Queensland researchers are working on the world’s thinnest condom: one they say is “30% thinner” than any other.
Spinifex grass, a plant traditionally used by indigenous Australians to create spears and chisels, is being used by the researchers from the University of Queensland to make the thinner, stronger condoms.
The plant grows all over outback Australia and contains extra-durable nanocellulose, a substance that, when added to latex, can make condoms 30% thinner than any other product on the market, the researchers said.
ABC News reported the breakthrough would create a new farming industry on the Queensland-Northern Territory border, with the researchers partnering with Aboriginal rangers at Camooweal near the border to harvest the grass.
A production plant is due to begin operating in Queensland later this year.
The researchers extract the nanocellulose from the harvested grass and manufacture a condom potentially as thin as human hair.
“We can make a stronger and thinner membrane that is supple and flexible, which is the Holy Grail for natural rubber,” Professor Darren Martin from the University of Queensland said.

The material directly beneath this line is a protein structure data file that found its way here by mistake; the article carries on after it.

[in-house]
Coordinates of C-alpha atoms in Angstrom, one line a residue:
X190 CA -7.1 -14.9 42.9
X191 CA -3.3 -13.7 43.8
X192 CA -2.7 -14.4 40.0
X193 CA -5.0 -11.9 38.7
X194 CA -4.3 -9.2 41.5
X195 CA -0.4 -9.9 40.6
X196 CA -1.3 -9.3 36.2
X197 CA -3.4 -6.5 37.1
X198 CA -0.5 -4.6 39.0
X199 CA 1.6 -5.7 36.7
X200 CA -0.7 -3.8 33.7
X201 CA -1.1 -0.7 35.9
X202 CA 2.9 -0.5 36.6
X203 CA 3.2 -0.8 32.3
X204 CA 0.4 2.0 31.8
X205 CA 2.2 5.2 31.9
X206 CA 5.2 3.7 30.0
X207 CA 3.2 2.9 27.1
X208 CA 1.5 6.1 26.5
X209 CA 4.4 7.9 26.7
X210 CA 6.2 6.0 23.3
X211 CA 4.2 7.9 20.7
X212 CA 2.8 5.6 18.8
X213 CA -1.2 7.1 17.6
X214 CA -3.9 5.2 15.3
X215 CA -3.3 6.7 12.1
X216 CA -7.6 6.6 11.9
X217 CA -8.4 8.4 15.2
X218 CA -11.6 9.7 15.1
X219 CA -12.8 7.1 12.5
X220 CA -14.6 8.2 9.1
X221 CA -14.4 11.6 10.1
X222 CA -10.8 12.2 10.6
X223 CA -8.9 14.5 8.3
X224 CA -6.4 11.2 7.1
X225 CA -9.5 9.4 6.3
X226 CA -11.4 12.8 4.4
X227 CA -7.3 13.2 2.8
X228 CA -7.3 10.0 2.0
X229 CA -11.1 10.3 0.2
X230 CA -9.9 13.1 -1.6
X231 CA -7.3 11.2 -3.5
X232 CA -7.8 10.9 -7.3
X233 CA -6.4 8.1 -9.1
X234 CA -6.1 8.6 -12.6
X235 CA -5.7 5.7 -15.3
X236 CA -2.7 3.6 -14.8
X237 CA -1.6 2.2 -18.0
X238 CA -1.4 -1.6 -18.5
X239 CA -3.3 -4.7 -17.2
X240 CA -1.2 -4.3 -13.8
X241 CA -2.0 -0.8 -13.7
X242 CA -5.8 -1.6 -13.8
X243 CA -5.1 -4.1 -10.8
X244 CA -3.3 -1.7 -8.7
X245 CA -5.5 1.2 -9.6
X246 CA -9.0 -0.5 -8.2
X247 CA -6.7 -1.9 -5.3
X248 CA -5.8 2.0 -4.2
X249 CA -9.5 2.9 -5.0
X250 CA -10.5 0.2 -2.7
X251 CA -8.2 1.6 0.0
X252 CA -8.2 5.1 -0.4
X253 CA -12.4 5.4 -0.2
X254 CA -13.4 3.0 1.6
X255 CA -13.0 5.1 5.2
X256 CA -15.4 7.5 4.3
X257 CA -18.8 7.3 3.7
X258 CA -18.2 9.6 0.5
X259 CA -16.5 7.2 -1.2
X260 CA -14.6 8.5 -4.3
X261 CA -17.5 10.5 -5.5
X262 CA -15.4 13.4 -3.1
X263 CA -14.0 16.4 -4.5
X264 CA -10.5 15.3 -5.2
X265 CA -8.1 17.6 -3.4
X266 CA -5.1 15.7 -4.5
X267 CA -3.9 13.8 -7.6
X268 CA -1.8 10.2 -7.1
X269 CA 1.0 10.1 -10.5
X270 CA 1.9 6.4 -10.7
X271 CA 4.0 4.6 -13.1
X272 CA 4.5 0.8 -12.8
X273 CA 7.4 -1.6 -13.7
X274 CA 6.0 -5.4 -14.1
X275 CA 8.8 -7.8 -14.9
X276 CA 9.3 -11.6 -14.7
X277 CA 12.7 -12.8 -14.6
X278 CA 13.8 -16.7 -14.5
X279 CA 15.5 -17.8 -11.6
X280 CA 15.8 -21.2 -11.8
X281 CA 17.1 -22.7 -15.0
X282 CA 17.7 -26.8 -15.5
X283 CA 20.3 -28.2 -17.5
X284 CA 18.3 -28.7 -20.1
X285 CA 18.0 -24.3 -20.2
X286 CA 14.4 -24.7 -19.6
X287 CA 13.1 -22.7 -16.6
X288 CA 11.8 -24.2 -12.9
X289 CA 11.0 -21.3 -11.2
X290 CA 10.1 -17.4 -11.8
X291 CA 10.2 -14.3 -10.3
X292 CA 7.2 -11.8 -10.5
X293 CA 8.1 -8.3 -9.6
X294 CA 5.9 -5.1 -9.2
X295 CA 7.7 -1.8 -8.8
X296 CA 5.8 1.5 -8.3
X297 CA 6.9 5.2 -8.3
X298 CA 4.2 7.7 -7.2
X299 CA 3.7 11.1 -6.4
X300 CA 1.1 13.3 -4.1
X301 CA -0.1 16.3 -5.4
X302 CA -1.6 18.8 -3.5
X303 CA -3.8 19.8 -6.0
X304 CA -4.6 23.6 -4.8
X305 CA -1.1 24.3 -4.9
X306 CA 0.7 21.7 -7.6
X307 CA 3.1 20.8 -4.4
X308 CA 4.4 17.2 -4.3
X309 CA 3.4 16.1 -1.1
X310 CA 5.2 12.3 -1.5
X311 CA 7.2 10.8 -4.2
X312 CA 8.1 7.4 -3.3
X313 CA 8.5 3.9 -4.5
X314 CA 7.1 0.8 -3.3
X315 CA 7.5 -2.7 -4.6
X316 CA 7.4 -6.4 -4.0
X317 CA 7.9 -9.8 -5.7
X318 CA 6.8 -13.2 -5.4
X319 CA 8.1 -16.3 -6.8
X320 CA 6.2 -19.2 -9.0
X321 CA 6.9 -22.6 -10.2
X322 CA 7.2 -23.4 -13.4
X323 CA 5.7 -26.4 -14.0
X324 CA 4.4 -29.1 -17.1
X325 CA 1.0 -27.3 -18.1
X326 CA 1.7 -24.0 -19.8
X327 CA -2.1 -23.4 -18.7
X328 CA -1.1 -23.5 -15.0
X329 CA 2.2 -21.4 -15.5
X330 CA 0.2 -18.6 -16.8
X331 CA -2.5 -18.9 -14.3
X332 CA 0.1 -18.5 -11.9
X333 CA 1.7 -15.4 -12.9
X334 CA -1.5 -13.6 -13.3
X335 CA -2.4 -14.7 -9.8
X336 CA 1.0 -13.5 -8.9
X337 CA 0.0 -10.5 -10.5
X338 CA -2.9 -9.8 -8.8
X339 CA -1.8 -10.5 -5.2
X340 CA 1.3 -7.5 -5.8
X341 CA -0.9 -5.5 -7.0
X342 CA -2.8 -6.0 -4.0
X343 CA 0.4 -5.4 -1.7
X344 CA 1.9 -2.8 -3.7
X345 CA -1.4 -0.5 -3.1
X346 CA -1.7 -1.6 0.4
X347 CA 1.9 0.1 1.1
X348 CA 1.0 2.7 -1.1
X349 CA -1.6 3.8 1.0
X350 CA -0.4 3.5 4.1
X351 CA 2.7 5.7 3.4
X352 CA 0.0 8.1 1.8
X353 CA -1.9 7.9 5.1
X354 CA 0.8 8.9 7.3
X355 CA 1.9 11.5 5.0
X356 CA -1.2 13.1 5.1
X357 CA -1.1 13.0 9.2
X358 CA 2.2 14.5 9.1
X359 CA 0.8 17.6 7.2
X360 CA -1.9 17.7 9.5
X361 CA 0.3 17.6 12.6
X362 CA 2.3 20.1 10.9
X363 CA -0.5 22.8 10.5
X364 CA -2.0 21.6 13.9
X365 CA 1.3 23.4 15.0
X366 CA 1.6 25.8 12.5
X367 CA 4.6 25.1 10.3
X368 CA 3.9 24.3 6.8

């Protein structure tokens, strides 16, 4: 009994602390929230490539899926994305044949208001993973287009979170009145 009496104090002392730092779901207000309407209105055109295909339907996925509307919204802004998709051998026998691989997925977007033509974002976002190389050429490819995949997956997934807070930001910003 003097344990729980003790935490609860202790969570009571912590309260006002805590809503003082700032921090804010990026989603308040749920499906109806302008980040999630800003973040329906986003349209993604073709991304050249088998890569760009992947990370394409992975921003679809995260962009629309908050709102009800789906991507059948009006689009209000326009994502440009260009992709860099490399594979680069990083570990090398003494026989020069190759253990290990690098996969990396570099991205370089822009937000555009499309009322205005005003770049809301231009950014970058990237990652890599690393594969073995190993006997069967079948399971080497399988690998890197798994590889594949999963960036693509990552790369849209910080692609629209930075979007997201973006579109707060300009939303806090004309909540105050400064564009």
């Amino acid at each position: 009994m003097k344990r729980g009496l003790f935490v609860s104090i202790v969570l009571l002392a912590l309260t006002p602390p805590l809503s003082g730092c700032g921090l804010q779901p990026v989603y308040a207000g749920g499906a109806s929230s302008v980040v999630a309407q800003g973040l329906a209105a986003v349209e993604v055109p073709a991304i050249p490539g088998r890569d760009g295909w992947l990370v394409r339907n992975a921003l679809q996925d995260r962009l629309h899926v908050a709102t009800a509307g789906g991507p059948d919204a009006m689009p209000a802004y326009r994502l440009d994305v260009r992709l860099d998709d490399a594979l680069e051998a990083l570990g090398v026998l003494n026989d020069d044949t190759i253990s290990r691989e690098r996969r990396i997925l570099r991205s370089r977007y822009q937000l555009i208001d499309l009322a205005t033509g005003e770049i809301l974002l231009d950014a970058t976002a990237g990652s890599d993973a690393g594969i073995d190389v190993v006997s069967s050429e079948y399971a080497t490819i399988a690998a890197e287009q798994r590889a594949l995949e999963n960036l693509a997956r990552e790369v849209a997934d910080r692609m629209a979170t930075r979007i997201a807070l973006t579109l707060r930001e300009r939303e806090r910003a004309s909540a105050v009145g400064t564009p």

“With a little more refinement, we think we can engineer a latex condom that’s about 30 per cent thinner, and will still pass all standards, and with more process optimisation work we will be able to make devices even thinner than this.
“Late last year we were able to get down to about 45 microns on our very first commercial dipping run, which is around the width of the hair on your head.
“Because you would also use less latex, your material cost in production would potentially drop as well, making it even more attractive to manufacturers.”
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